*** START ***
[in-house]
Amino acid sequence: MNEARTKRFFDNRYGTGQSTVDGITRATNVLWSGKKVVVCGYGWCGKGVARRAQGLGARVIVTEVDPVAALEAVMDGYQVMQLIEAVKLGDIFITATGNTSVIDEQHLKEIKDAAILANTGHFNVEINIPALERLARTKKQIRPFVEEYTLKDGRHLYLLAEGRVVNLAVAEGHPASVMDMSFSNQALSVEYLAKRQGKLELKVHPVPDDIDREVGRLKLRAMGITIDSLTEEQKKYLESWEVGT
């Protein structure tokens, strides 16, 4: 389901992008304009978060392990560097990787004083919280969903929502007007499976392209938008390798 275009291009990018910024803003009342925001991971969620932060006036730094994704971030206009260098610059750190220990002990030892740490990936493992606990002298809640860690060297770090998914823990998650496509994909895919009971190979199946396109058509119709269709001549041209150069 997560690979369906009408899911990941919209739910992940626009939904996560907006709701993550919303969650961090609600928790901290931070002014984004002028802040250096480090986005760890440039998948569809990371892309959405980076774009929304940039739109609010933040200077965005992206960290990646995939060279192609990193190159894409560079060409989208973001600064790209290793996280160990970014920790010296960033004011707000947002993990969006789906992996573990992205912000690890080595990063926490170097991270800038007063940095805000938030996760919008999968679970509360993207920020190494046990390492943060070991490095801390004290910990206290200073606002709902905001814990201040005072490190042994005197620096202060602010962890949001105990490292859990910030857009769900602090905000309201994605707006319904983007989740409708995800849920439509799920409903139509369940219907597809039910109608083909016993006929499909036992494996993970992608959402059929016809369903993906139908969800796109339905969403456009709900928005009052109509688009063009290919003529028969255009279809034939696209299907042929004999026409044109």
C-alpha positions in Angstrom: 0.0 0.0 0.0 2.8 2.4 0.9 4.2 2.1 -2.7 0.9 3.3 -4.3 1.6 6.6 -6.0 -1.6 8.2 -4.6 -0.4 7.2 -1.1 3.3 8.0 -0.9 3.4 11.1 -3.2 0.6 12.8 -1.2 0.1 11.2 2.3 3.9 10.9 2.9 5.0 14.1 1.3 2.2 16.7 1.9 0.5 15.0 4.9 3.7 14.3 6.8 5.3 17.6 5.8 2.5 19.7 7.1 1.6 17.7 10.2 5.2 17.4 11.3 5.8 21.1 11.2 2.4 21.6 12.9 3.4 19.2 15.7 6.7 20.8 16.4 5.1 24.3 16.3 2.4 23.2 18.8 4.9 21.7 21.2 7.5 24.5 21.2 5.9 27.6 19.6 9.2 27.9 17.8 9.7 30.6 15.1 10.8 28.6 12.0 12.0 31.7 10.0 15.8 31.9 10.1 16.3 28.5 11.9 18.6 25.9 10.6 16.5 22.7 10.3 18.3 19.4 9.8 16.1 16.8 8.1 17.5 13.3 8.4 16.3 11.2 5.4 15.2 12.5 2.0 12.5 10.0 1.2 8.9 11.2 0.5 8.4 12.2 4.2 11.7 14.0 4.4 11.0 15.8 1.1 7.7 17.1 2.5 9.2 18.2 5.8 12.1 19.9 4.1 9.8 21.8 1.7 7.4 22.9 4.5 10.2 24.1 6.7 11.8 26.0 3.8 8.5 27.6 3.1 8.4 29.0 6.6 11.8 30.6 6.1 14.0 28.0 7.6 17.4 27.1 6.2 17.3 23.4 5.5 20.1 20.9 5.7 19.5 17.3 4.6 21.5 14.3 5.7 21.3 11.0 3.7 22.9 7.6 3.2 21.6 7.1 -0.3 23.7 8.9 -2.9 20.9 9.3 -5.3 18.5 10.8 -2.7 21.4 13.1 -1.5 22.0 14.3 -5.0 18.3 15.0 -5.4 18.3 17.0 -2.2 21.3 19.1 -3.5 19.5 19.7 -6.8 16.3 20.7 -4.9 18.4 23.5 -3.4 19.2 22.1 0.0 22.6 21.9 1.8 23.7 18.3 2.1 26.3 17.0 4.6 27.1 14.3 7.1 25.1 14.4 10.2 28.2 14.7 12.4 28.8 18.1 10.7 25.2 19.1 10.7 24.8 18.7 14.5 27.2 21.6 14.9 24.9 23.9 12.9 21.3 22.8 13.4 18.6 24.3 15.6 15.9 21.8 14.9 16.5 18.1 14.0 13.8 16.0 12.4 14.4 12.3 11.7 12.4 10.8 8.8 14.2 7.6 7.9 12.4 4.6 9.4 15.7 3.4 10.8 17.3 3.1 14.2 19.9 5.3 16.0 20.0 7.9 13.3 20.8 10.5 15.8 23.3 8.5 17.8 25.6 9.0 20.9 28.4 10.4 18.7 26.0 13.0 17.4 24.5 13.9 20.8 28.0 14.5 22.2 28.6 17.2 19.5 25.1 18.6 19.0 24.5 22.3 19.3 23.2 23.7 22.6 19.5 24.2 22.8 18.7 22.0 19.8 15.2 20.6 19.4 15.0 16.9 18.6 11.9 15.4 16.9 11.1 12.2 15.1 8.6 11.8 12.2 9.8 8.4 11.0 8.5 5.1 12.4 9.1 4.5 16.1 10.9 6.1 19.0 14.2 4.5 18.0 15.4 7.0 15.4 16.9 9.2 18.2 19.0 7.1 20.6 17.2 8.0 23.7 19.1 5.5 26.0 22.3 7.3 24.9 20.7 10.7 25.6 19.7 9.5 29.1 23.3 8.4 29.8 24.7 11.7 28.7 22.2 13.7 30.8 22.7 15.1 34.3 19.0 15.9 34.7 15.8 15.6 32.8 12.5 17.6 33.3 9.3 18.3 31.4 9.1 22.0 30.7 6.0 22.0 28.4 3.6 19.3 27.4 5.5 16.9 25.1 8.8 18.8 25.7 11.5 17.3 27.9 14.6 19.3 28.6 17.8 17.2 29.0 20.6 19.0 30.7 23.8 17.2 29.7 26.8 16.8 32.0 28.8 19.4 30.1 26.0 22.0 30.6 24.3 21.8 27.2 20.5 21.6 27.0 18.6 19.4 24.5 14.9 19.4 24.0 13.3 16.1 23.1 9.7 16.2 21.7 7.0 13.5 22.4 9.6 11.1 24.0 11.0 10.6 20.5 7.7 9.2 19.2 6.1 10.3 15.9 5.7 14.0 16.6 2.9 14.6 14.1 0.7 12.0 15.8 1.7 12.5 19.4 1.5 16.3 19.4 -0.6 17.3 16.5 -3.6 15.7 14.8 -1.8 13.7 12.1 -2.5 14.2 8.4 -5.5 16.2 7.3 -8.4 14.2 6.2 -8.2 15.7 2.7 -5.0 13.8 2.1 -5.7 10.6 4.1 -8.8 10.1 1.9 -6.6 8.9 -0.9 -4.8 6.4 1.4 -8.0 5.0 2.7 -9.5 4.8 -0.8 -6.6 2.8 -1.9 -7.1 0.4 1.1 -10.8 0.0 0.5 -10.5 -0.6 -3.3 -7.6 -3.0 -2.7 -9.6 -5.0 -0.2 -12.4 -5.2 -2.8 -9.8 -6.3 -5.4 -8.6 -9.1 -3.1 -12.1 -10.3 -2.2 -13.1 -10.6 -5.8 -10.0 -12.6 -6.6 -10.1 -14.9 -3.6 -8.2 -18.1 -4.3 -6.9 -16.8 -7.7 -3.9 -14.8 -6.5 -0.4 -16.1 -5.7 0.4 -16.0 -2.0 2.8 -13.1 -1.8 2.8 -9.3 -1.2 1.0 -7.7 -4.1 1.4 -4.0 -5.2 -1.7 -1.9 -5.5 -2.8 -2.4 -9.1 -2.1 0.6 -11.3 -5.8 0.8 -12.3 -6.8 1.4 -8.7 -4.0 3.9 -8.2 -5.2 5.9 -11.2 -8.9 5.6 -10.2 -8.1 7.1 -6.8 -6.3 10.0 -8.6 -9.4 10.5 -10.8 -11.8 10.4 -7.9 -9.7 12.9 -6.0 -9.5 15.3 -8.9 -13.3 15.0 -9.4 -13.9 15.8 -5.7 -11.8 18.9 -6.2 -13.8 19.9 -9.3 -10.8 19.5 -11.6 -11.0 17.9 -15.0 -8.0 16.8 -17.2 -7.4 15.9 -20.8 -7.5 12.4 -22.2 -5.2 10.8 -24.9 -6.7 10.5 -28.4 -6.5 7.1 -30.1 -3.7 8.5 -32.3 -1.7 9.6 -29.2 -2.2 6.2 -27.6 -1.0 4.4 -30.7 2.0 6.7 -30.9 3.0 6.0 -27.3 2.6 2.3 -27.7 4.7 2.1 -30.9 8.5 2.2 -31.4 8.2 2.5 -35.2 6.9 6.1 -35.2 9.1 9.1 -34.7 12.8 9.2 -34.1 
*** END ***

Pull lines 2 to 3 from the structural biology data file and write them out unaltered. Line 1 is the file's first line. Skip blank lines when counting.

Amino acid sequence: MNEARTKRFFDNRYGTGQSTVDGITRATNVLWSGKKVVVCGYGWCGKGVARRAQGLGARVIVTEVDPVAALEAVMDGYQVMQLIEAVKLGDIFITATGNTSVIDEQHLKEIKDAAILANTGHFNVEINIPALERLARTKKQIRPFVEEYTLKDGRHLYLLAEGRVVNLAVAEGHPASVMDMSFSNQALSVEYLAKRQGKLELKVHPVPDDIDREVGRLKLRAMGITIDSLTEEQKKYLESWEVGT
């Protein structure tokens, strides 16, 4: 389901992008304009978060392990560097990787004083919280969903929502007007499976392209938008390798 275009291009990018910024803003009342925001991971969620932060006036730094994704971030206009260098610059750190220990002990030892740490990936493992606990002298809640860690060297770090998914823990998650496509994909895919009971190979199946396109058509119709269709001549041209150069 997560690979369906009408899911990941919209739910992940626009939904996560907006709701993550919303969650961090609600928790901290931070002014984004002028802040250096480090986005760890440039998948569809990371892309959405980076774009929304940039739109609010933040200077965005992206960290990646995939060279192609990193190159894409560079060409989208973001600064790209290793996280160990970014920790010296960033004011707000947002993990969006789906992996573990992205912000690890080595990063926490170097991270800038007063940095805000938030996760919008999968679970509360993207920020190494046990390492943060070991490095801390004290910990206290200073606002709902905001814990201040005072490190042994005197620096202060602010962890949001105990490292859990910030857009769900602090905000309201994605707006319904983007989740409708995800849920439509799920409903139509369940219907597809039910109608083909016993006929499909036992494996993970992608959402059929016809369903993906139908969800796109339905969403456009709900928005009052109509688009063009290919003529028969255009279809034939696209299907042929004999026409044109």